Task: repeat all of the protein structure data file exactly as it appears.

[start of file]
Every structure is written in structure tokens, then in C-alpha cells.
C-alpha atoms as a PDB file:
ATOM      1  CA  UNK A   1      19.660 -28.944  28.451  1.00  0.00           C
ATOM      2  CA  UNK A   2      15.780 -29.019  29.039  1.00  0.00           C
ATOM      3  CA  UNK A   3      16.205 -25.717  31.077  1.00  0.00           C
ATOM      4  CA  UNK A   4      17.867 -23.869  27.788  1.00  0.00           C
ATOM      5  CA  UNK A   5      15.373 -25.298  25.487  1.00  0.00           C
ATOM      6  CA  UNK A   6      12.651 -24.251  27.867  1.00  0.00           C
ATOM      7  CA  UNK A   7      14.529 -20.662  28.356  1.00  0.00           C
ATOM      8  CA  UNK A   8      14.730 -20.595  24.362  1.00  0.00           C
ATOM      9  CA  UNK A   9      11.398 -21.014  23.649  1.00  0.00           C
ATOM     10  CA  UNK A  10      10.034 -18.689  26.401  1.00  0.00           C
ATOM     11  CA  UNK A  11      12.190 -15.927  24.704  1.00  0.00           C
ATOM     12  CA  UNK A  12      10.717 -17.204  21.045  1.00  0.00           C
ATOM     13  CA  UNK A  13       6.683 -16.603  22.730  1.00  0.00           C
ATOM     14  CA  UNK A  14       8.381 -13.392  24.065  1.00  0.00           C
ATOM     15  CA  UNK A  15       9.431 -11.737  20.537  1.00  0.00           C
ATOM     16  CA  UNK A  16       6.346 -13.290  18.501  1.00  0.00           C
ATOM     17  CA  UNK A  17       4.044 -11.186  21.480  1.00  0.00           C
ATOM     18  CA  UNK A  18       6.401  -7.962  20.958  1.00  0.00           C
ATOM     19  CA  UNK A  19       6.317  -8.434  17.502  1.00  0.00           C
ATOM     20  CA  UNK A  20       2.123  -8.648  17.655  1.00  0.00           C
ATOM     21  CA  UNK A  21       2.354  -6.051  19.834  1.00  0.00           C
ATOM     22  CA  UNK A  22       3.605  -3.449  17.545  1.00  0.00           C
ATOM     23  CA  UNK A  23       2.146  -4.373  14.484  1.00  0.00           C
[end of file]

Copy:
Every structure is written in structure tokens, then in C-alpha cells.
C-alpha atoms as a PDB file:
ATOM      1  CA  UNK A   1      19.660 -28.944  28.451  1.00  0.00           C
ATOM      2  CA  UNK A   2      15.780 -29.019  29.039  1.00  0.00           C
ATOM      3  CA  UNK A   3      16.205 -25.717  31.077  1.00  0.00           C
ATOM      4  CA  UNK A   4      17.867 -23.869  27.788  1.00  0.00           C
ATOM      5  CA  UNK A   5      15.373 -25.298  25.487  1.00  0.00           C
ATOM      6  CA  UNK A   6      12.651 -24.251  27.867  1.00  0.00           C
ATOM      7  CA  UNK A   7      14.529 -20.662  28.356  1.00  0.00           C
ATOM      8  CA  UNK A   8      14.730 -20.595  24.362  1.00  0.00           C
ATOM      9  CA  UNK A   9      11.398 -21.014  23.649  1.00  0.00           C
ATOM     10  CA  UNK A  10      10.034 -18.689  26.401  1.00  0.00           C
ATOM     11  CA  UNK A  11      12.190 -15.927  24.704  1.00  0.00           C
ATOM     12  CA  UNK A  12      10.717 -17.204  21.045  1.00  0.00           C
ATOM     13  CA  UNK A  13       6.683 -16.603  22.730  1.00  0.00           C
ATOM     14  CA  UNK A  14       8.381 -13.392  24.065  1.00  0.00           C
ATOM     15  CA  UNK A  15       9.431 -11.737  20.537  1.00  0.00           C
ATOM     16  CA  UNK A  16       6.346 -13.290  18.501  1.00  0.00           C
ATOM     17  CA  UNK A  17       4.044 -11.186  21.480  1.00  0.00           C
ATOM     18  CA  UNK A  18       6.401  -7.962  20.958  1.00  0.00           C
ATOM     19  CA  UNK A  19       6.317  -8.434  17.502  1.00  0.00           C
ATOM     20  CA  UNK A  20       2.123  -8.648  17.655  1.00  0.00           C
ATOM     21  CA  UNK A  21       2.354  -6.051  19.834  1.00  0.00           C
ATOM     22  CA  UNK A  22       3.605  -3.449  17.545  1.00  0.00           C
ATOM     23  CA  UNK A  23       2.146  -4.373  14.484  1.00  0.00           C